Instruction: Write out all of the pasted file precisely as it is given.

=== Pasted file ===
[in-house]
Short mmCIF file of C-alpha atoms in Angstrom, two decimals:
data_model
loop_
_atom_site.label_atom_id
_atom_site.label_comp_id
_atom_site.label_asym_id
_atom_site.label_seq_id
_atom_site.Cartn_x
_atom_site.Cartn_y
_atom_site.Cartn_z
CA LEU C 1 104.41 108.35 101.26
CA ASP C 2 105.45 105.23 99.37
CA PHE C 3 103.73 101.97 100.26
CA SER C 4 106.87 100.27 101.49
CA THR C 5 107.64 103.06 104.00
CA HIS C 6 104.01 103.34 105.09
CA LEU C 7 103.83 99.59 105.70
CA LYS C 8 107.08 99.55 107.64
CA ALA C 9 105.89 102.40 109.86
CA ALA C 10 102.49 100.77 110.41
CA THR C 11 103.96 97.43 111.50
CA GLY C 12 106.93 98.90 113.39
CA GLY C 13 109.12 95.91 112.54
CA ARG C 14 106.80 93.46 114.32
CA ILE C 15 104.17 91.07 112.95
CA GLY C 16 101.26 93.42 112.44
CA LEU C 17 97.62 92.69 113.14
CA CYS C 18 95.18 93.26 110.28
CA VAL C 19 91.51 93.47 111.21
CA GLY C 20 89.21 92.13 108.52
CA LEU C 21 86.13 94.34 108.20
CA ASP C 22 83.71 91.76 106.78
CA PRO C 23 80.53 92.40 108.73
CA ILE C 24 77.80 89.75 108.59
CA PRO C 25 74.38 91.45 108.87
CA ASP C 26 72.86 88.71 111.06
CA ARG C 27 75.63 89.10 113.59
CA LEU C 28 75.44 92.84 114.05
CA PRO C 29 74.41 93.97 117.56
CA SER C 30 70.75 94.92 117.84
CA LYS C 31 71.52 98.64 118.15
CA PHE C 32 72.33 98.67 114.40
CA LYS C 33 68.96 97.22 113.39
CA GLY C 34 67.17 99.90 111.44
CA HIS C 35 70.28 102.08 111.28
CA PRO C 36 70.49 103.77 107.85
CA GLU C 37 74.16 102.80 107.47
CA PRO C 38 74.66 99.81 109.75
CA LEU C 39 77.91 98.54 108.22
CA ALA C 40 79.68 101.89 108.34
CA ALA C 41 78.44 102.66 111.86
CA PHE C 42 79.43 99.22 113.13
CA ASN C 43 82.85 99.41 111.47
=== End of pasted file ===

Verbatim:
[in-house]
Short mmCIF file of C-alpha atoms in Angstrom, two decimals:
data_model
loop_
_atom_site.label_atom_id
_atom_site.label_comp_id
_atom_site.label_asym_id
_atom_site.label_seq_id
_atom_site.Cartn_x
_atom_site.Cartn_y
_atom_site.Cartn_z
CA LEU C 1 104.41 108.35 101.26
CA ASP C 2 105.45 105.23 99.37
CA PHE C 3 103.73 101.97 100.26
CA SER C 4 106.87 100.27 101.49
CA THR C 5 107.64 103.06 104.00
CA HIS C 6 104.01 103.34 105.09
CA LEU C 7 103.83 99.59 105.70
CA LYS C 8 107.08 99.55 107.64
CA ALA C 9 105.89 102.40 109.86
CA ALA C 10 102.49 100.77 110.41
CA THR C 11 103.96 97.43 111.50
CA GLY C 12 106.93 98.90 113.39
CA GLY C 13 109.12 95.91 112.54
CA ARG C 14 106.80 93.46 114.32
CA ILE C 15 104.17 91.07 112.95
CA GLY C 16 101.26 93.42 112.44
CA LEU C 17 97.62 92.69 113.14
CA CYS C 18 95.18 93.26 110.28
CA VAL C 19 91.51 93.47 111.21
CA GLY C 20 89.21 92.13 108.52
CA LEU C 21 86.13 94.34 108.20
CA ASP C 22 83.71 91.76 106.78
CA PRO C 23 80.53 92.40 108.73
CA ILE C 24 77.80 89.75 108.59
CA PRO C 25 74.38 91.45 108.87
CA ASP C 26 72.86 88.71 111.06
CA ARG C 27 75.63 89.10 113.59
CA LEU C 28 75.44 92.84 114.05
CA PRO C 29 74.41 93.97 117.56
CA SER C 30 70.75 94.92 117.84
CA LYS C 31 71.52 98.64 118.15
CA PHE C 32 72.33 98.67 114.40
CA LYS C 33 68.96 97.22 113.39
CA GLY C 34 67.17 99.90 111.44
CA HIS C 35 70.28 102.08 111.28
CA PRO C 36 70.49 103.77 107.85
CA GLU C 37 74.16 102.80 107.47
CA PRO C 38 74.66 99.81 109.75
CA LEU C 39 77.91 98.54 108.22
CA ALA C 40 79.68 101.89 108.34
CA ALA C 41 78.44 102.66 111.86
CA PHE C 42 79.43 99.22 113.13
CA ASN C 43 82.85 99.41 111.47